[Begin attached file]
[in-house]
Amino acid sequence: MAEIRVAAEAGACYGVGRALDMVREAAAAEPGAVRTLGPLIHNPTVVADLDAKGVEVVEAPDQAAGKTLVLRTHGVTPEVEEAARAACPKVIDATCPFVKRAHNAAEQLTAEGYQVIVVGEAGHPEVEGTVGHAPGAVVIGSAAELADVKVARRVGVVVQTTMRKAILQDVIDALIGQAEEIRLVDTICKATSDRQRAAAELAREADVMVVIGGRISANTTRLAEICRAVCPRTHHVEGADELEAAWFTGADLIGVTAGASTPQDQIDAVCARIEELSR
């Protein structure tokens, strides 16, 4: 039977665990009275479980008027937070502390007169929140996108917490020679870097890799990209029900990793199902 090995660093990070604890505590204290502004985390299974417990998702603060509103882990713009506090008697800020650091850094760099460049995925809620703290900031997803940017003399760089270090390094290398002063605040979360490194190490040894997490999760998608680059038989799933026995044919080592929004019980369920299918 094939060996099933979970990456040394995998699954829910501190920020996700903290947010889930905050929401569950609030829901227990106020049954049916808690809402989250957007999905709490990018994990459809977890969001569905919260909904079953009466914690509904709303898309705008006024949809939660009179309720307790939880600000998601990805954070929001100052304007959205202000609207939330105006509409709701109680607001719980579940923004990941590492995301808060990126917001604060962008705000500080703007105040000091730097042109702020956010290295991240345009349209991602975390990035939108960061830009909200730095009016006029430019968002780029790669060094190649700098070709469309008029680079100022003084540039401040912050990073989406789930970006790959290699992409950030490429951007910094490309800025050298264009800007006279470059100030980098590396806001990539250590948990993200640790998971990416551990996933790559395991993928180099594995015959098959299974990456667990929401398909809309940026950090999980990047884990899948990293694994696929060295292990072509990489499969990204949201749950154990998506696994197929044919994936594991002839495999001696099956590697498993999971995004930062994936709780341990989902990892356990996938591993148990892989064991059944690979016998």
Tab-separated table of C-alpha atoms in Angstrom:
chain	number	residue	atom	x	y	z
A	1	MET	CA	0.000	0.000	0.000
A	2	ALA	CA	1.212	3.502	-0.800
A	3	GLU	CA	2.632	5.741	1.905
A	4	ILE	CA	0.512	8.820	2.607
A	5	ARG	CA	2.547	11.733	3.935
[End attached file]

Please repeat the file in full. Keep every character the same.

[in-house]
Amino acid sequence: MAEIRVAAEAGACYGVGRALDMVREAAAAEPGAVRTLGPLIHNPTVVADLDAKGVEVVEAPDQAAGKTLVLRTHGVTPEVEEAARAACPKVIDATCPFVKRAHNAAEQLTAEGYQVIVVGEAGHPEVEGTVGHAPGAVVIGSAAELADVKVARRVGVVVQTTMRKAILQDVIDALIGQAEEIRLVDTICKATSDRQRAAAELAREADVMVVIGGRISANTTRLAEICRAVCPRTHHVEGADELEAAWFTGADLIGVTAGASTPQDQIDAVCARIEELSR
């Protein structure tokens, strides 16, 4: 039977665990009275479980008027937070502390007169929140996108917490020679870097890799990209029900990793199902 090995660093990070604890505590204290502004985390299974417990998702603060509103882990713009506090008697800020650091850094760099460049995925809620703290900031997803940017003399760089270090390094290398002063605040979360490194190490040894997490999760998608680059038989799933026995044919080592929004019980369920299918 094939060996099933979970990456040394995998699954829910501190920020996700903290947010889930905050929401569950609030829901227990106020049954049916808690809402989250957007999905709490990018994990459809977890969001569905919260909904079953009466914690509904709303898309705008006024949809939660009179309720307790939880600000998601990805954070929001100052304007959205202000609207939330105006509409709701109680607001719980579940923004990941590492995301808060990126917001604060962008705000500080703007105040000091730097042109702020956010290295991240345009349209991602975390990035939108960061830009909200730095009016006029430019968002780029790669060094190649700098070709469309008029680079100022003084540039401040912050990073989406789930970006790959290699992409950030490429951007910094490309800025050298264009800007006279470059100030980098590396806001990539250590948990993200640790998971990416551990996933790559395991993928180099594995015959098959299974990456667990929401398909809309940026950090999980990047884990899948990293694994696929060295292990072509990489499969990204949201749950154990998506696994197929044919994936594991002839495999001696099956590697498993999971995004930062994936709780341990989902990892356990996938591993148990892989064991059944690979016998």
Tab-separated table of C-alpha atoms in Angstrom:
chain	number	residue	atom	x	y	z
A	1	MET	CA	0.000	0.000	0.000
A	2	ALA	CA	1.212	3.502	-0.800
A	3	GLU	CA	2.632	5.741	1.905
A	4	ILE	CA	0.512	8.820	2.607
A	5	ARG	CA	2.547	11.733	3.935